Brands with a clear message on social responsibility outperform those that don't. Over 90% of CEOs believe that sustainability is fundamental for success and 88% of business school students believe that environmental and social concerns are a priority. The rise in start-ups actively tackling issues around environmental protection and sustainability have risen in the last decade to coincide with a change in consumer concern. But sustainability isn't just a value to attract a sustainably-minded consumer, it converts to an uplift in sales.
68% of consumers prefer conscious brands, regardless of age. A conscious brand can be seen as an authentic one, a company with a purpose and one which makes clear what they do to combat socio-economic issues. The growing expectation for mindful shopping has promoted an increase in brands declaring their commitment to sustainability.
86% of consumers desire for more companies to support environmental activism. Responding to this consumer concern, more brands are publishing their stance on sustainability. Brands' environmental and social-political ethics are a driving force for purchasing products. 64% of consumers are more likely to purchase from companies that stand for social issues and 66% would spend more on a product if it was produced by a sustainable brand.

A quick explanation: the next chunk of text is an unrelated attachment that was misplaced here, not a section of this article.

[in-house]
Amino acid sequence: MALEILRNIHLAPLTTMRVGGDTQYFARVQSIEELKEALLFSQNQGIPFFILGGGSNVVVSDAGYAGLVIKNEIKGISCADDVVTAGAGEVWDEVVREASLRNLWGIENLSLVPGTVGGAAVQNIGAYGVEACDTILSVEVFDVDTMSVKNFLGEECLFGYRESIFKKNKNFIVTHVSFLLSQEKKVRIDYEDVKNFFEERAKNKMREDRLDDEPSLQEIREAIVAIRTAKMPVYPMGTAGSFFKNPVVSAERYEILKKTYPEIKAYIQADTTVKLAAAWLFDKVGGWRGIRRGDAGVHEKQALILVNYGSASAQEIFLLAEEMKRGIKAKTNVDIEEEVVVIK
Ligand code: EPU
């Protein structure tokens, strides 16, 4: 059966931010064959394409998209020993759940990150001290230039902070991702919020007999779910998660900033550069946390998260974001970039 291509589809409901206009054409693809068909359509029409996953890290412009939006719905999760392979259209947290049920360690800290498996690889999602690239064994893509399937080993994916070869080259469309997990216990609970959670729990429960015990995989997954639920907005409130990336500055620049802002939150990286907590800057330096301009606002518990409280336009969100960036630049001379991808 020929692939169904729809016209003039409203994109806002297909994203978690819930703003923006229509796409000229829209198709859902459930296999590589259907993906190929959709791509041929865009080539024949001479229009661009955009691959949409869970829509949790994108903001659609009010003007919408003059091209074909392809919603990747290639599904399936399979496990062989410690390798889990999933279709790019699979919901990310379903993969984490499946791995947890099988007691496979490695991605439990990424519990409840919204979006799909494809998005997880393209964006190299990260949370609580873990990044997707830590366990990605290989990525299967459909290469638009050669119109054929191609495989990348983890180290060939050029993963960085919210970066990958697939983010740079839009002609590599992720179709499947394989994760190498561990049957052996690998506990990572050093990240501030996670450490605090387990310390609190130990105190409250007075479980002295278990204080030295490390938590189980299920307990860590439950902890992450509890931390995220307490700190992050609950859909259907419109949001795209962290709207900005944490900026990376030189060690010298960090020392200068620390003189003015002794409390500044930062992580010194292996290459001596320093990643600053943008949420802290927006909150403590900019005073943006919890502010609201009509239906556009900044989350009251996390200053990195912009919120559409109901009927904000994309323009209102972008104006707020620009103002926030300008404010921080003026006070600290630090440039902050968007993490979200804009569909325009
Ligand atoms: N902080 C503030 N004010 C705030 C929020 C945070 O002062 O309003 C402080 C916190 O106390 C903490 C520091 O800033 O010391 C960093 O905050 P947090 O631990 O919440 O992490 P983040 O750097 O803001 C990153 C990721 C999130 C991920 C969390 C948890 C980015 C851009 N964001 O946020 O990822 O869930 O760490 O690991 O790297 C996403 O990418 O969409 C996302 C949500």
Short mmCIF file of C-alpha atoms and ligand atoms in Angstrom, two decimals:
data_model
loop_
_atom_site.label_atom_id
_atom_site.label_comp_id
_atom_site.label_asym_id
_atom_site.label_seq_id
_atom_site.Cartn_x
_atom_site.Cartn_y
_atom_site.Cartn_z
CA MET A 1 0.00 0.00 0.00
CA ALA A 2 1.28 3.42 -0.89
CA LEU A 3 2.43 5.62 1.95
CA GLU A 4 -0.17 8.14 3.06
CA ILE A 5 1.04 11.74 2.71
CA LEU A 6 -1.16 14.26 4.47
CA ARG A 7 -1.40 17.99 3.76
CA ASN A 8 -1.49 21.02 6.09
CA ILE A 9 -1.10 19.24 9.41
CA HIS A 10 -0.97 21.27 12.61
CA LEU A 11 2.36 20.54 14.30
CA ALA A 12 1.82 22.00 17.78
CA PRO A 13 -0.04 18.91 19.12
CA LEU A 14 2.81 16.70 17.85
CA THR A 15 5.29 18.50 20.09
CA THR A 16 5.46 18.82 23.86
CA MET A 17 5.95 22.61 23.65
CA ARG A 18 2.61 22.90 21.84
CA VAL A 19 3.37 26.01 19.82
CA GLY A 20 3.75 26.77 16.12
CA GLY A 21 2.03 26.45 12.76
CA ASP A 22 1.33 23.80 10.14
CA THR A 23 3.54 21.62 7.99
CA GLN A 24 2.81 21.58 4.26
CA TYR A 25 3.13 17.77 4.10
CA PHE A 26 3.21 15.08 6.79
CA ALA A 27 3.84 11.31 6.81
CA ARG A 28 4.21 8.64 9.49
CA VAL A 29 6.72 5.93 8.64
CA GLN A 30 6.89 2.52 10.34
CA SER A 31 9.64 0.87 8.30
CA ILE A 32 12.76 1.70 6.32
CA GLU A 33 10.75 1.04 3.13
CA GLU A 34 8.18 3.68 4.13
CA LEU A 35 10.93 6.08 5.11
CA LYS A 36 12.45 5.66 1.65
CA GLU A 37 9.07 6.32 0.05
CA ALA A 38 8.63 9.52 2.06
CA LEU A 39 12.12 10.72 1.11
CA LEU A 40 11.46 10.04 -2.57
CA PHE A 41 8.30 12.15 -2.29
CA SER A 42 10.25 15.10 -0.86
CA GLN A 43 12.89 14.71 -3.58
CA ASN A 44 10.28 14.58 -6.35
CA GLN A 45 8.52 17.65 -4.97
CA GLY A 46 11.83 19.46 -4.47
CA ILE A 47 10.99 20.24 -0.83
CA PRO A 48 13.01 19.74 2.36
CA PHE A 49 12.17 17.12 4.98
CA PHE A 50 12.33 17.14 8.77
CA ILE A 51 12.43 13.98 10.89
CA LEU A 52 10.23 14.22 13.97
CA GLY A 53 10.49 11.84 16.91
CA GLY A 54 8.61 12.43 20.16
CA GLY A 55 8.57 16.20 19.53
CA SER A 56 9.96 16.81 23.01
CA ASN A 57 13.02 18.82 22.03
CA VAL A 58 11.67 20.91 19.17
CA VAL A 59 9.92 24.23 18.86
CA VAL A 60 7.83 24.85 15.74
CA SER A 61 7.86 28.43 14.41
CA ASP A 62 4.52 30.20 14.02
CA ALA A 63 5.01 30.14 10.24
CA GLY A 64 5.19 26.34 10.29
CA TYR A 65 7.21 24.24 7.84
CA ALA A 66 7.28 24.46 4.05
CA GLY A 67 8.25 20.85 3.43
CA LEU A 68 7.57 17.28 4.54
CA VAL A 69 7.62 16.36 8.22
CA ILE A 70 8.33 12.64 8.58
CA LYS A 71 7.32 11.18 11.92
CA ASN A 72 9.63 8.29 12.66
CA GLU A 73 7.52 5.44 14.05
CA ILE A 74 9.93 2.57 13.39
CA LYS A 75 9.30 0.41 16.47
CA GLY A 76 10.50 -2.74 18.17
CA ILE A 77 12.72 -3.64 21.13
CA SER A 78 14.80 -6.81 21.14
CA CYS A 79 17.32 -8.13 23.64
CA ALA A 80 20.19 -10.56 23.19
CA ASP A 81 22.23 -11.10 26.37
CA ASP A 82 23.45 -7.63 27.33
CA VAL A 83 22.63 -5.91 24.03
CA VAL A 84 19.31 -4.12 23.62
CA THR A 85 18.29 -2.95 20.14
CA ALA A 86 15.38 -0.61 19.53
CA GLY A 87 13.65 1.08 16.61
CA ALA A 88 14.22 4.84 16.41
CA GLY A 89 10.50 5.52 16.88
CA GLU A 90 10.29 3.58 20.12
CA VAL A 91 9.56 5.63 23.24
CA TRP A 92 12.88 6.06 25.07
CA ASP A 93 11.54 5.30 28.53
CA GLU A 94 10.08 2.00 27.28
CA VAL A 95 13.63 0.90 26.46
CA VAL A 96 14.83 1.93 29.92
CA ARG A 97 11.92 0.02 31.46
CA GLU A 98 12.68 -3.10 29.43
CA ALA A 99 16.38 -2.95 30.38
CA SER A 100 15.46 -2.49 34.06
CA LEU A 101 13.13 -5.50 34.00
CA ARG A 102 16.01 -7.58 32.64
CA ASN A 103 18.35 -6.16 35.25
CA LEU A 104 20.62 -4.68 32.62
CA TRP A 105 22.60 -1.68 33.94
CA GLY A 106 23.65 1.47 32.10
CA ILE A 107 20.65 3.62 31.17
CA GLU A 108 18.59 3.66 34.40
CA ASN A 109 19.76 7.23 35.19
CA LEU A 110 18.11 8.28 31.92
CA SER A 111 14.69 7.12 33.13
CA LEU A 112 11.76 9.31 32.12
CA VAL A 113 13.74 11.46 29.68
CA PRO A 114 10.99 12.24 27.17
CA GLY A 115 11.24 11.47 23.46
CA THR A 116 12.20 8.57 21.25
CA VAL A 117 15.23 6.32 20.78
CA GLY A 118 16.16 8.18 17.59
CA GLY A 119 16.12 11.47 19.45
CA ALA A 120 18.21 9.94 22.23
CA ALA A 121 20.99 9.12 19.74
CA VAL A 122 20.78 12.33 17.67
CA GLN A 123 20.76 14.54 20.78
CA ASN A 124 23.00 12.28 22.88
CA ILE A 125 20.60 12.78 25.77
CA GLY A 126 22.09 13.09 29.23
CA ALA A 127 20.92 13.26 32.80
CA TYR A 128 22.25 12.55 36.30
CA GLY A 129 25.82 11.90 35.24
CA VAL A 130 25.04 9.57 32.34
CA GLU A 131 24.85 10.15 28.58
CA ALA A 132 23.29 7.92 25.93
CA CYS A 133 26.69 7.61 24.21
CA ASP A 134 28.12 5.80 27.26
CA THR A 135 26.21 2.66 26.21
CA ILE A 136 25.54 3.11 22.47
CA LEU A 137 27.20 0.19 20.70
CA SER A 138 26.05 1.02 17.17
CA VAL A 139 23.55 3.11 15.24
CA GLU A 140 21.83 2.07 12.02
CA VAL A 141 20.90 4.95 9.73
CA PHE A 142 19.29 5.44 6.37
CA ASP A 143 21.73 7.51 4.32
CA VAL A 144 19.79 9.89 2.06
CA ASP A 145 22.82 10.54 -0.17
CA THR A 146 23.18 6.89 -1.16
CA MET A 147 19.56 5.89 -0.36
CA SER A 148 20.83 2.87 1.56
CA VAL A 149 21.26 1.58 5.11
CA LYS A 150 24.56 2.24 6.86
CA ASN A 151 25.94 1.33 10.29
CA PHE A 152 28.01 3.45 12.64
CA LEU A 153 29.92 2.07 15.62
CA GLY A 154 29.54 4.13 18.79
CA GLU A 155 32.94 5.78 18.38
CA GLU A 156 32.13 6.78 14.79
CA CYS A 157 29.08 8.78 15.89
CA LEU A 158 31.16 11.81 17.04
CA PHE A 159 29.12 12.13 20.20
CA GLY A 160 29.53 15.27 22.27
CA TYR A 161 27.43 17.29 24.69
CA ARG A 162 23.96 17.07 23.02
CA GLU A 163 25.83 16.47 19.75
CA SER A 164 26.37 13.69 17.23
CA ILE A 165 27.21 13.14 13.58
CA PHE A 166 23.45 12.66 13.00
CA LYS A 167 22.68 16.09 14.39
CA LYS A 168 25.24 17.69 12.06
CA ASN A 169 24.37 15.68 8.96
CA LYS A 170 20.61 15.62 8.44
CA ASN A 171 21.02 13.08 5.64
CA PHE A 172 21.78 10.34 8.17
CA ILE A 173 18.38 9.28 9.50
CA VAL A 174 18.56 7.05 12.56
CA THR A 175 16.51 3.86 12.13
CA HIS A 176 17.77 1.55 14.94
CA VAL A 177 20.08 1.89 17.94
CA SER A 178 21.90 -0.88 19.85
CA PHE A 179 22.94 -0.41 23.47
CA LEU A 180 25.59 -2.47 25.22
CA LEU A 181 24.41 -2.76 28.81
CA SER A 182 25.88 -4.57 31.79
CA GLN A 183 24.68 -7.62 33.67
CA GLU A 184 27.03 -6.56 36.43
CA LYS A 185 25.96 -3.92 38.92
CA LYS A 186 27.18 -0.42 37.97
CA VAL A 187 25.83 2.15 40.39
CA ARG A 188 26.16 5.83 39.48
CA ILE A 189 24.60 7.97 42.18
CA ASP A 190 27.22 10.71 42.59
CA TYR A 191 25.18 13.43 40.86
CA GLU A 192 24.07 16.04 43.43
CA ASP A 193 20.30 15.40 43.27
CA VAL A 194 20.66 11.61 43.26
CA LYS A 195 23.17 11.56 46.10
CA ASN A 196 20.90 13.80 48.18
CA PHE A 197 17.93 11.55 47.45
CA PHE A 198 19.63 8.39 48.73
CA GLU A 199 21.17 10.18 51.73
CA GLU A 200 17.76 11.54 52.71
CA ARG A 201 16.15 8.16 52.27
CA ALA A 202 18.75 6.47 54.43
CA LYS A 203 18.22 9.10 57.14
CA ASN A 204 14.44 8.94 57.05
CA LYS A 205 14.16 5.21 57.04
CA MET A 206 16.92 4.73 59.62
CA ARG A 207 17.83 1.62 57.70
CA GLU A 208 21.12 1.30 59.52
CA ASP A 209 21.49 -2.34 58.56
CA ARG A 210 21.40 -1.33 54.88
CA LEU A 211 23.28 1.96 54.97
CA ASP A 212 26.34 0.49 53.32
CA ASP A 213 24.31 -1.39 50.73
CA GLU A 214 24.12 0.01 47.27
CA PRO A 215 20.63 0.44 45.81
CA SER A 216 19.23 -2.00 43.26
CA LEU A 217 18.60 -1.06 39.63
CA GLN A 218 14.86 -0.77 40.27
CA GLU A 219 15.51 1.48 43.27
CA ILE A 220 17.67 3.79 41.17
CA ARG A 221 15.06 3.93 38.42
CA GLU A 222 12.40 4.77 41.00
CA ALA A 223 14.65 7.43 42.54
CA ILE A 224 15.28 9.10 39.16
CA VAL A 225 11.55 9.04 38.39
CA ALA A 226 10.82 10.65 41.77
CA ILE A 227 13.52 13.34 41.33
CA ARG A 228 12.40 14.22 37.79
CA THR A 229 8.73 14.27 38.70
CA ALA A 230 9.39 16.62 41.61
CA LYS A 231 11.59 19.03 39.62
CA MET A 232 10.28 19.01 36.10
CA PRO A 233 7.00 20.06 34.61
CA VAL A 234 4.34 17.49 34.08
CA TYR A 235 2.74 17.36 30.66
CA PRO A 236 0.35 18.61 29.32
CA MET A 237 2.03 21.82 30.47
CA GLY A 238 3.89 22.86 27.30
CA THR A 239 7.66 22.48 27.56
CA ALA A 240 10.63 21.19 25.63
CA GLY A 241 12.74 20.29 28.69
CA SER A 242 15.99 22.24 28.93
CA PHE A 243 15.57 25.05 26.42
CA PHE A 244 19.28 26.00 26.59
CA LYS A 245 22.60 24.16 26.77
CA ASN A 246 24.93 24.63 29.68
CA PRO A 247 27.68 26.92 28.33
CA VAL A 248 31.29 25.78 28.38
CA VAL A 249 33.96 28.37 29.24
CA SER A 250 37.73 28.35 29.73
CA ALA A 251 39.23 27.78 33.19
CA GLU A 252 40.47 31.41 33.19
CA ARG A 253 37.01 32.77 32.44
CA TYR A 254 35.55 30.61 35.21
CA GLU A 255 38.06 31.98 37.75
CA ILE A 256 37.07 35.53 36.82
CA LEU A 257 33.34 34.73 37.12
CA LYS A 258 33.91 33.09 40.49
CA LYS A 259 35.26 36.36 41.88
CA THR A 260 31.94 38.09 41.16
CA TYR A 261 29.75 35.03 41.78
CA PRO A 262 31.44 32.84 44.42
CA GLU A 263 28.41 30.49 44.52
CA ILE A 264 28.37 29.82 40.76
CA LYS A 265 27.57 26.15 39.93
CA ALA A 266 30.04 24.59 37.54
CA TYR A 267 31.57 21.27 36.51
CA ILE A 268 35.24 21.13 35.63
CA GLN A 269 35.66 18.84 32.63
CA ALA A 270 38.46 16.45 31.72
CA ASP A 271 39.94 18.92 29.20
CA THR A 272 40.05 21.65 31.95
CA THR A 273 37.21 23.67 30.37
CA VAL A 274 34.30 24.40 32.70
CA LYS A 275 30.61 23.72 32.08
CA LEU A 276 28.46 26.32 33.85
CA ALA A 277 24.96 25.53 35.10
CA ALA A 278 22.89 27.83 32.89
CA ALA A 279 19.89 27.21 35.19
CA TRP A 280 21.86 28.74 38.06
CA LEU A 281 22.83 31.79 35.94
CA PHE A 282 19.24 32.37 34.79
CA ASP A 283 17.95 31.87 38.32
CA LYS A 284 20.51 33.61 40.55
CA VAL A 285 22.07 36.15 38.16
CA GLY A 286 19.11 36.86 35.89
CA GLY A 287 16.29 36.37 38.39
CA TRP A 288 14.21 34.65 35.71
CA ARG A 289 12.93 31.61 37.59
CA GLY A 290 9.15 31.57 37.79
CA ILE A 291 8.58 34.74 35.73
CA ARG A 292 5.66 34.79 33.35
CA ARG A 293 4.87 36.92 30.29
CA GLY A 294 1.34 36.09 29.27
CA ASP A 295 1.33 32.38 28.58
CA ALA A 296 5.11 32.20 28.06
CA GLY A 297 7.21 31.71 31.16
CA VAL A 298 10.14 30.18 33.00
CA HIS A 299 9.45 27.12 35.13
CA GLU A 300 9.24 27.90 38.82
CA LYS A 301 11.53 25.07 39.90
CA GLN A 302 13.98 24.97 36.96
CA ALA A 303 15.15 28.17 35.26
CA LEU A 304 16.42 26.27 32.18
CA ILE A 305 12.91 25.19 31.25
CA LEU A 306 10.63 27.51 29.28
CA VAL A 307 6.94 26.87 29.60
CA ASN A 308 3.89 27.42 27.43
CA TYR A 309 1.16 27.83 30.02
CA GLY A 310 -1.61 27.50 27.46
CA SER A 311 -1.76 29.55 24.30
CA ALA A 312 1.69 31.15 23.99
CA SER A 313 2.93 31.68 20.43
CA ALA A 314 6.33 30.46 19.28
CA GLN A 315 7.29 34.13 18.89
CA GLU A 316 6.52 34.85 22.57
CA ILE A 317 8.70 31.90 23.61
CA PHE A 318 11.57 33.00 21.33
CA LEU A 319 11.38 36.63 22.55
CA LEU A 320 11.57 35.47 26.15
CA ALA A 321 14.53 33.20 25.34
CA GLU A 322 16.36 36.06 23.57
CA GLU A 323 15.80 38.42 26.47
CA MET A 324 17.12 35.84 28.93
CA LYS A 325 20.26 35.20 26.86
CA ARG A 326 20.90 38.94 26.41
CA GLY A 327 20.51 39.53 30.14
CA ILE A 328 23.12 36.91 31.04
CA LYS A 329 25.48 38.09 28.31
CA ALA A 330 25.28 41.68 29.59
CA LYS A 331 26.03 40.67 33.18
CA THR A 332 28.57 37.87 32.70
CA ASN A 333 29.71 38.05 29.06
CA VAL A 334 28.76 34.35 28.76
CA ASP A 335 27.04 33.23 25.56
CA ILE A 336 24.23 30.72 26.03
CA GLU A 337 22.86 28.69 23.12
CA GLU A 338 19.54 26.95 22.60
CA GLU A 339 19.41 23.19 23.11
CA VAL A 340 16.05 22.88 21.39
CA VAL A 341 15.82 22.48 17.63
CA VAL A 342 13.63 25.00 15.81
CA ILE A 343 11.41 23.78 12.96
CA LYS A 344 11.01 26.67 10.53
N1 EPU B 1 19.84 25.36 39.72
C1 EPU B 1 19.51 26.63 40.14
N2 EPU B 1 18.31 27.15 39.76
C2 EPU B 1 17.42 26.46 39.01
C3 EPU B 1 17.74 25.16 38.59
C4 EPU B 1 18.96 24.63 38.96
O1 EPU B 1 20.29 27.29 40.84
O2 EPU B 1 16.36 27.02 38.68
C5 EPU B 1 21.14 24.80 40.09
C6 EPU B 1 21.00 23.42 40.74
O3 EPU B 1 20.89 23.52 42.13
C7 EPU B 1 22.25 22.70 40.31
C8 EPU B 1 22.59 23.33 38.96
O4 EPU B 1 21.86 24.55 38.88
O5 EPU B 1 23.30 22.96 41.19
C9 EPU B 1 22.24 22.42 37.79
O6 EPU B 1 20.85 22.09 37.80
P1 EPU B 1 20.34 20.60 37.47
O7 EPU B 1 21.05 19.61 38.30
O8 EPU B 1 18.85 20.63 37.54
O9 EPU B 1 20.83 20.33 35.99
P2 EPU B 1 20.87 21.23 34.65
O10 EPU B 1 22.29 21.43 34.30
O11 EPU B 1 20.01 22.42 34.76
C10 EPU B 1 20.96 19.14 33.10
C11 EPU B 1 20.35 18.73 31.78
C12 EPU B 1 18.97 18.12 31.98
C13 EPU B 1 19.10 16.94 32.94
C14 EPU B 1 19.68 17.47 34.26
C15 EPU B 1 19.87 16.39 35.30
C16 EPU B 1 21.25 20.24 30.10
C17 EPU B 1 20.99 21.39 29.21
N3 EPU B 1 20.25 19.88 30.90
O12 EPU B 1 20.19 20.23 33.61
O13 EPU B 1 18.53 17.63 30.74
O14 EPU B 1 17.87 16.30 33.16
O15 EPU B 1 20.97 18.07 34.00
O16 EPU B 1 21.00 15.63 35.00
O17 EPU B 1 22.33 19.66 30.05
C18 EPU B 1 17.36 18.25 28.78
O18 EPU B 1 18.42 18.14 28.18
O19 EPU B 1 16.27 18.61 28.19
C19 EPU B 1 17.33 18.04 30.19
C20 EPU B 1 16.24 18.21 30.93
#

Millennials and Gen Z are leading the pack; 81% of millennials expect brands to declare their environmental and socio-political ethics. While Gen Z is willing to pay higher prices for food items that are eco-friendly and sustainable. 62% would pay more for locally produced food, 52% for organic and 39% for ethically produced products.
If we delve into FMCG categories we start to see how this sustainability-minded demographic is leading the way in translating values into sales. From March 2017 to March 2018 chocolate positioned with environmental claims sold at a rate 5x faster than the overall market. As with chocolate, we can see significant growth in coffee with environmental claims. From March 2017 to March 2018 coffee products with environmental claims boasted 25% dollar growth. These trends are not mutually exclusive to the 2017-2018 year. If we consider sales further back the same conclusion is made apparent, products with sustainability claims sell greater than those without.
Transparency around your brand's environmental consciousness is key to attracting an audience. The data shows how sustainability can be a successful part of your brand's message, but only if it is true. Consumers are more astute than ever, they aren't afraid to call out a brand on social media for false or misleading claims. Claims that a brand is greener than it is are called ‘greenwashing’ and it is a guaranteed way to find yourself on the receiving end of a media backlash.
What is clear from the data is that sustainability sells. But sustainability isn't just a trend, it is a requirement to provide a cleaner, greener Earth. Capitalising on such a key topic, without taking the right steps to analyse and alter your brand's environmental impact is never a good idea.
Image By: https://foodism.co.uk/features/food-and-drink-companies-tackling-sustainability/